Research conducted by Clare Munn and a team of clinical psychologists and neuroscientists has led to the development of a comprehensive model known as the CQ: Communication Quotient™ Integrated Model. This model aims to elucidate the intricate connections between one’s CQ: Communication Quotient™ and a distinct set of skills. Drawing from the theoretical frameworks of Relational Framing (Hayes et al., 2001) and Theory of Mind (Premack and Woodruff, 1978), the CQ: Communication Quotient™ Integrated Model emphasizes the interplay between CQ, Emotional Quotient (EQ) and Intelligence Quotient (IQ). According to the model, effective communication relies on the integration of these three dimensions. Together, these interconnected dimensions provide a comprehensive understanding of human communication, highlighting the importance of Relational Framing and Theory of Mind in shaping effective communication processes.

The model emphasizes that effective communication necessitates the integration of cognitive and emotional skills. From a cognitive perspective, to communicate effectively, individuals must be capable of organizing and articulating thoughts clearly, employing language effectively and conveying complex ideas. On the emotional side, individuals need to be adept at perceiving and responding to emotional cues from others, demonstrating empathy and effectively communicating their own emotions. The development of the CQ: Communication Quotient™ Integrated Model aligns with the understanding that the human brain has evolved to facilitate language and socialization. It emphasizes the role of CQ: Communication Quotient™ in examining how individuals engage with others through language skills and communication.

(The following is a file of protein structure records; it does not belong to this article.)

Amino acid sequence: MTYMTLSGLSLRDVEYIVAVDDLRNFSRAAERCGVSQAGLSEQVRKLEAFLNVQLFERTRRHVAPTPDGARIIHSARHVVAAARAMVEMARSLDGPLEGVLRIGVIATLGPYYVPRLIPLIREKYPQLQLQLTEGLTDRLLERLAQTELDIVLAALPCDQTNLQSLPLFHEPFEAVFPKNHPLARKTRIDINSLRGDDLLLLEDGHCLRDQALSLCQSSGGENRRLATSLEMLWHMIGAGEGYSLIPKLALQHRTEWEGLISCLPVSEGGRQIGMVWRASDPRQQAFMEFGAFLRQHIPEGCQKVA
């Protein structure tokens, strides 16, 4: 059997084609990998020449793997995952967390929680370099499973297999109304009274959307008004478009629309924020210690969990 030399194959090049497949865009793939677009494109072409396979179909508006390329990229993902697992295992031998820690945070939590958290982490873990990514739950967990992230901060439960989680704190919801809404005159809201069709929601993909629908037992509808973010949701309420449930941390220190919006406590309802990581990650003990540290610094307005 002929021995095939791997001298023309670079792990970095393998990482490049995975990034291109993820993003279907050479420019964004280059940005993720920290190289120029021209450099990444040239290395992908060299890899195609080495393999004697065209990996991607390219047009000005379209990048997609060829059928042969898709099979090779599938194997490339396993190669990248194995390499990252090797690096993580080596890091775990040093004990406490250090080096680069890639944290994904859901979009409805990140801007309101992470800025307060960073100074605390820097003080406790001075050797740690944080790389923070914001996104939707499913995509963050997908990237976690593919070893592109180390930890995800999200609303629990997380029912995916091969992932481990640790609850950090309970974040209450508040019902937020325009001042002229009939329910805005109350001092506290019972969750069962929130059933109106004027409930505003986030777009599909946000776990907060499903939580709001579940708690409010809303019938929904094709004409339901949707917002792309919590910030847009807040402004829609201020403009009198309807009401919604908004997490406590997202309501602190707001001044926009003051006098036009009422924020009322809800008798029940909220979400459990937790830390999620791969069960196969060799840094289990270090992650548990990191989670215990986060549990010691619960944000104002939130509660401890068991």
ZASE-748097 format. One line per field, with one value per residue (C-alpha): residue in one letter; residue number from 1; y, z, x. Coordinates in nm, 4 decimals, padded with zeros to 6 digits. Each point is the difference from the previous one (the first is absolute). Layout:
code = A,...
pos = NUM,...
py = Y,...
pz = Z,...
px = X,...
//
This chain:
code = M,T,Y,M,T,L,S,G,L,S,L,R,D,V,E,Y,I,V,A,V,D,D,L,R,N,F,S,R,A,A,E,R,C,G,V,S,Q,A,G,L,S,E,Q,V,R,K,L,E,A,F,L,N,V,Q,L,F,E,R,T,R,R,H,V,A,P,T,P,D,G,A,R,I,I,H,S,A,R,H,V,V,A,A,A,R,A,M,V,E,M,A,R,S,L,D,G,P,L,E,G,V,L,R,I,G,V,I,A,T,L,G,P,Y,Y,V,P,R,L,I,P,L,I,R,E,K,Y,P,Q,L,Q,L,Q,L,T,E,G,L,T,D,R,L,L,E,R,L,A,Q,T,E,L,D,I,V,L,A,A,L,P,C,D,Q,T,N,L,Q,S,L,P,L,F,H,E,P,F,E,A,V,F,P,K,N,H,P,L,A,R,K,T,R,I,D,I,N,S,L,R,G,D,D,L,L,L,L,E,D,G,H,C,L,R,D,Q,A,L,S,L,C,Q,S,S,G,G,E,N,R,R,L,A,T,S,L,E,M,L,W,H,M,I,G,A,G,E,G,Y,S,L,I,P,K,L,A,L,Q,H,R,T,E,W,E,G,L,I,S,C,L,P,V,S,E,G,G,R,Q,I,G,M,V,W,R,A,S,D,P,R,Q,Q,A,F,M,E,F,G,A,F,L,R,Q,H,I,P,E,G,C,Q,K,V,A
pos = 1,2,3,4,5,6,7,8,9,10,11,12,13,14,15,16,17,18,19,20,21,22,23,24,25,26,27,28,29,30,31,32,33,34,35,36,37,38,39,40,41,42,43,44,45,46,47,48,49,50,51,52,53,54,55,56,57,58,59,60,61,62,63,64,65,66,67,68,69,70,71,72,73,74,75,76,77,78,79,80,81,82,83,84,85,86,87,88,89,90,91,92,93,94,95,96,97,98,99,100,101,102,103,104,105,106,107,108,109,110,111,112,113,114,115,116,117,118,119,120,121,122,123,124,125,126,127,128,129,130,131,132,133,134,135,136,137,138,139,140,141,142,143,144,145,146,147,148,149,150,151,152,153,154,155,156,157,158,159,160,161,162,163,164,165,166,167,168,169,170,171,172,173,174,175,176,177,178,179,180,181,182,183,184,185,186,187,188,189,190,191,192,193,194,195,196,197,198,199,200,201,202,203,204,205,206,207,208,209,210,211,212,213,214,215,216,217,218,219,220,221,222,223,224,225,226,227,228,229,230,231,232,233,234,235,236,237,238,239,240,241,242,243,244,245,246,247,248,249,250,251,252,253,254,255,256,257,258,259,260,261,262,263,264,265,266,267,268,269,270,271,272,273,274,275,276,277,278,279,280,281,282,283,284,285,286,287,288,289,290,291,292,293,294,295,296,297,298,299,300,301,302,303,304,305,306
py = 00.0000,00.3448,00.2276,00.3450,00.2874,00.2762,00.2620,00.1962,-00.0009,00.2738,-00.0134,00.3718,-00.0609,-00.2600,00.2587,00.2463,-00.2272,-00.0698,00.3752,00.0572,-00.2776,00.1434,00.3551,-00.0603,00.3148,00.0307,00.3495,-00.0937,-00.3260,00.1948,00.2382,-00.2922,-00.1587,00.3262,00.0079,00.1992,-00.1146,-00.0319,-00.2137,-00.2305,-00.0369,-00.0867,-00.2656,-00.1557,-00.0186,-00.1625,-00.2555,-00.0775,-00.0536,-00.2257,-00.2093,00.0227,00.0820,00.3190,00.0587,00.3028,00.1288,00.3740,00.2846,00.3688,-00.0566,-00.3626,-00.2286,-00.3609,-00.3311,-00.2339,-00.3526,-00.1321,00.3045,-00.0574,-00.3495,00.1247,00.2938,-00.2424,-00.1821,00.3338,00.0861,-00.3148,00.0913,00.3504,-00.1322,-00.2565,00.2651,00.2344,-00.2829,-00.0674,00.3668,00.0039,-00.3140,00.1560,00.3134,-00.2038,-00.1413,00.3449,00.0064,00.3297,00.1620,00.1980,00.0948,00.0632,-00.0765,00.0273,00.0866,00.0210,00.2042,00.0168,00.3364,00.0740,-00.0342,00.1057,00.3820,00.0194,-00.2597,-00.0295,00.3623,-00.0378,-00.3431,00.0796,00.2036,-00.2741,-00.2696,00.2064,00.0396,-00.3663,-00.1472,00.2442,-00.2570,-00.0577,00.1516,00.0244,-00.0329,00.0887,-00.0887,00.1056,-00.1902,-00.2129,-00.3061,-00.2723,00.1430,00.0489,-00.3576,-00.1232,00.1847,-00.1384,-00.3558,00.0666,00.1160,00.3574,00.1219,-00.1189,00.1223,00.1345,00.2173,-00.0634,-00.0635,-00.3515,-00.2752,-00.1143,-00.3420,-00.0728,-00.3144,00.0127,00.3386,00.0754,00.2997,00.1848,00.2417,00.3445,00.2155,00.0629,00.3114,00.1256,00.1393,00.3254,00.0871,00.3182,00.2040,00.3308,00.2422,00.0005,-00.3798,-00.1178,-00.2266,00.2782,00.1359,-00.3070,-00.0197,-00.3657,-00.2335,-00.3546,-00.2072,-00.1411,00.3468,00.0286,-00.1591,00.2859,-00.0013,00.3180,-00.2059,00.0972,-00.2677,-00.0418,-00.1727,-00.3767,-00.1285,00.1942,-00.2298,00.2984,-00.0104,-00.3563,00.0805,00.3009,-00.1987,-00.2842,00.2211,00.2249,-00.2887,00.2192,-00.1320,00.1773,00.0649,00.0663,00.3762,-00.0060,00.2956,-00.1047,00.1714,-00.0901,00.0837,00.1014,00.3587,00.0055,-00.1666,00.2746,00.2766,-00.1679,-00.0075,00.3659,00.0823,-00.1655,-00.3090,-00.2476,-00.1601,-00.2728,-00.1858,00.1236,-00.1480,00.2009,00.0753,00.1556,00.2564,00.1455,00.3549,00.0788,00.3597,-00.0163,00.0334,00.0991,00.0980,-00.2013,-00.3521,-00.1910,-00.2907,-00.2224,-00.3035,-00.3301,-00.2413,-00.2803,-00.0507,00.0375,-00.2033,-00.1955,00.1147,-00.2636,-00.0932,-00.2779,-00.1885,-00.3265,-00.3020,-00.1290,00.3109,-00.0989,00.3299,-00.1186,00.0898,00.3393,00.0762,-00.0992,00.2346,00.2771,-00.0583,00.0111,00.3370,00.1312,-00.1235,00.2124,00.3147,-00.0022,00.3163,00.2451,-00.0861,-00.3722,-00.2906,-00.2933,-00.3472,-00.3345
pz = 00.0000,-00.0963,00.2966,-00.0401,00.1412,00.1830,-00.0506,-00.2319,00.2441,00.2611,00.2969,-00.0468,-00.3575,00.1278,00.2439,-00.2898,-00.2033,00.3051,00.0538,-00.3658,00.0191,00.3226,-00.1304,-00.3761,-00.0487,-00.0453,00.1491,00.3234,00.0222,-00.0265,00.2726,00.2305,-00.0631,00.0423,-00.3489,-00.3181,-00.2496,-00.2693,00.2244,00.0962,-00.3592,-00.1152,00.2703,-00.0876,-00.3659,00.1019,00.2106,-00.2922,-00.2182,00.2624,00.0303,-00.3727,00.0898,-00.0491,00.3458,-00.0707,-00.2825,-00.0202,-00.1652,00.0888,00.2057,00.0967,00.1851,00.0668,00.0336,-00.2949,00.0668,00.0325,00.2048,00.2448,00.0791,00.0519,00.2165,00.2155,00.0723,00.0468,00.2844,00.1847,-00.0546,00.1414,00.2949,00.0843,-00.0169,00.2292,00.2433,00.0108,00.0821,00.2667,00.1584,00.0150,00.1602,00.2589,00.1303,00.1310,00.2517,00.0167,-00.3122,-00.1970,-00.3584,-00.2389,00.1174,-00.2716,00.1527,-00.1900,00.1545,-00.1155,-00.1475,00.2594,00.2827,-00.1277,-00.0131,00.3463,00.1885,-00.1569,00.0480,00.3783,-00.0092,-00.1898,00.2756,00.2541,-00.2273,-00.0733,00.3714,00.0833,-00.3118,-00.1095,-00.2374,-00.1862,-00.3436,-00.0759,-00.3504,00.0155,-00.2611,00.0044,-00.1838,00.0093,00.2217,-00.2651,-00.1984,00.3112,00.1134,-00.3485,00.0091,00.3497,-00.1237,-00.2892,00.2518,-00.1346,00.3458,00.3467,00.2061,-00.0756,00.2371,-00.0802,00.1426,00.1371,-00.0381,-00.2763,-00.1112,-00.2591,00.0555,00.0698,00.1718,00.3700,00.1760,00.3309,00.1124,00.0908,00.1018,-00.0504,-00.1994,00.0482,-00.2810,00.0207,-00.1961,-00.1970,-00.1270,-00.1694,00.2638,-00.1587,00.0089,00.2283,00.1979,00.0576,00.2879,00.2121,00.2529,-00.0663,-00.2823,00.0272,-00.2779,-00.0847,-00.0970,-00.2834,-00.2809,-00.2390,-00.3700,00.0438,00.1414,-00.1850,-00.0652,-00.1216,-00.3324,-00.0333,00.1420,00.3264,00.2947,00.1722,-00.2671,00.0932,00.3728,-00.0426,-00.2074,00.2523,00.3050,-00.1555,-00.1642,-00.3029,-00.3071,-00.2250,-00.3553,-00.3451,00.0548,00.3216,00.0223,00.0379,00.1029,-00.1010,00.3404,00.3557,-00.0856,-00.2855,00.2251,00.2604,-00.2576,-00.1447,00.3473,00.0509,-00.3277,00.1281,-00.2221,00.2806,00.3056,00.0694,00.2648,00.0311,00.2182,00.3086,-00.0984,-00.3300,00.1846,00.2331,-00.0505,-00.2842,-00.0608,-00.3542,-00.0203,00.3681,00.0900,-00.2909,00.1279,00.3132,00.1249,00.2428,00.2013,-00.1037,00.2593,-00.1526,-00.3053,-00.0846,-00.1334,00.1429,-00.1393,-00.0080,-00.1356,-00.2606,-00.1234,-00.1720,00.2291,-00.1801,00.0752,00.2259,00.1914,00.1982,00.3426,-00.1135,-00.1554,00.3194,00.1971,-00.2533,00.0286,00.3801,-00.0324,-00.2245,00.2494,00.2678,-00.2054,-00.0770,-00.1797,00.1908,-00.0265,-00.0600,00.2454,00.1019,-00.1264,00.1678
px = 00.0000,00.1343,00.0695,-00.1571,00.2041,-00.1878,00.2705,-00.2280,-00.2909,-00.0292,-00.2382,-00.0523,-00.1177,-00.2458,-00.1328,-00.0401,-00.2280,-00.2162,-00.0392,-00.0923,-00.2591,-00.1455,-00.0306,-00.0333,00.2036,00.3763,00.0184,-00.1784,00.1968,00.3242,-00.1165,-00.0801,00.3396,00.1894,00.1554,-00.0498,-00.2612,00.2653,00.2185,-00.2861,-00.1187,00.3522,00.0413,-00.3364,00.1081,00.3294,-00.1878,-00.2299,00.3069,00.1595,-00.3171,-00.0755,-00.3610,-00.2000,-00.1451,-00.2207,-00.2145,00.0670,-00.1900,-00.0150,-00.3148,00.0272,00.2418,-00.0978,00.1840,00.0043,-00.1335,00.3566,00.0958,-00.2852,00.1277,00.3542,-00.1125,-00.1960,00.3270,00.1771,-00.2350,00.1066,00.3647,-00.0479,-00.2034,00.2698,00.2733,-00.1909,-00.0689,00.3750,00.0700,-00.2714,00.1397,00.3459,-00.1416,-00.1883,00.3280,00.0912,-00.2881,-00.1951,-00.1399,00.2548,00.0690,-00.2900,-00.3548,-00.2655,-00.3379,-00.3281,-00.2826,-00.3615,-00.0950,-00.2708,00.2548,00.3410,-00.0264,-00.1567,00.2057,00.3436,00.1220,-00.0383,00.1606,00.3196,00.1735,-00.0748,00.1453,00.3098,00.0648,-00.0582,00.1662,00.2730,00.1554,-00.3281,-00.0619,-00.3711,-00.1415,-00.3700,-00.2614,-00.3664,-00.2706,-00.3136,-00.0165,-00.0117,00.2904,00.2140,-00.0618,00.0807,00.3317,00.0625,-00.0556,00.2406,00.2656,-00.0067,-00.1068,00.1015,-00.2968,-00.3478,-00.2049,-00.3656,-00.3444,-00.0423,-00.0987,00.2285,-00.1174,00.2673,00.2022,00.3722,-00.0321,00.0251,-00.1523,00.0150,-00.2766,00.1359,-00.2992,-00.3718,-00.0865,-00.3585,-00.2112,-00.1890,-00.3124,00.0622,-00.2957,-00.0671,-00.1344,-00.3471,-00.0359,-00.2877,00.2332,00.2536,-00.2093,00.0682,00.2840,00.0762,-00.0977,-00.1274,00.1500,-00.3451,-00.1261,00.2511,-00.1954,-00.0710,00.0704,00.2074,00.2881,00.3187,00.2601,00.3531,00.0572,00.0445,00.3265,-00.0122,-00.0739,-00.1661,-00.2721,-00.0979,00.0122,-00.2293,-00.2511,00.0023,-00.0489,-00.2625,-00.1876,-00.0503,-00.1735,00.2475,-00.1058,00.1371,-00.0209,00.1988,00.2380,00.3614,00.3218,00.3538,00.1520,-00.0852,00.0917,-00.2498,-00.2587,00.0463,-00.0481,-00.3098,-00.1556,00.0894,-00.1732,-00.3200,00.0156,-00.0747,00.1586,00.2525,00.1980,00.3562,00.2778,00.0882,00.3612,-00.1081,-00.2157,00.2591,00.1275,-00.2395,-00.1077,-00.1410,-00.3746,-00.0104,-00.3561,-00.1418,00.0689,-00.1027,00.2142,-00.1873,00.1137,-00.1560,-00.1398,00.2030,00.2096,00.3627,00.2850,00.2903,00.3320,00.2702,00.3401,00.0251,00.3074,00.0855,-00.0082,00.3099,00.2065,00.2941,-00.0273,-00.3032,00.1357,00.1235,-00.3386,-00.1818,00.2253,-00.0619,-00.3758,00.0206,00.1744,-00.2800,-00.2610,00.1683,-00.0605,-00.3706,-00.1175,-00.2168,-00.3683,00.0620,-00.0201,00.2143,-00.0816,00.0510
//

Hayes, S. C., Barnes-Holmes, D., & Roche, B. (Eds.). (2001). Relational frame theory: A post-Skinnerian account of human language and cognition. Springer Science & Business Media

Premack, D., & Woodruff, G. (1978). Does the chimpanzee have a theory of mind? Behavioral and Brain Sciences, 1(4), 515-526.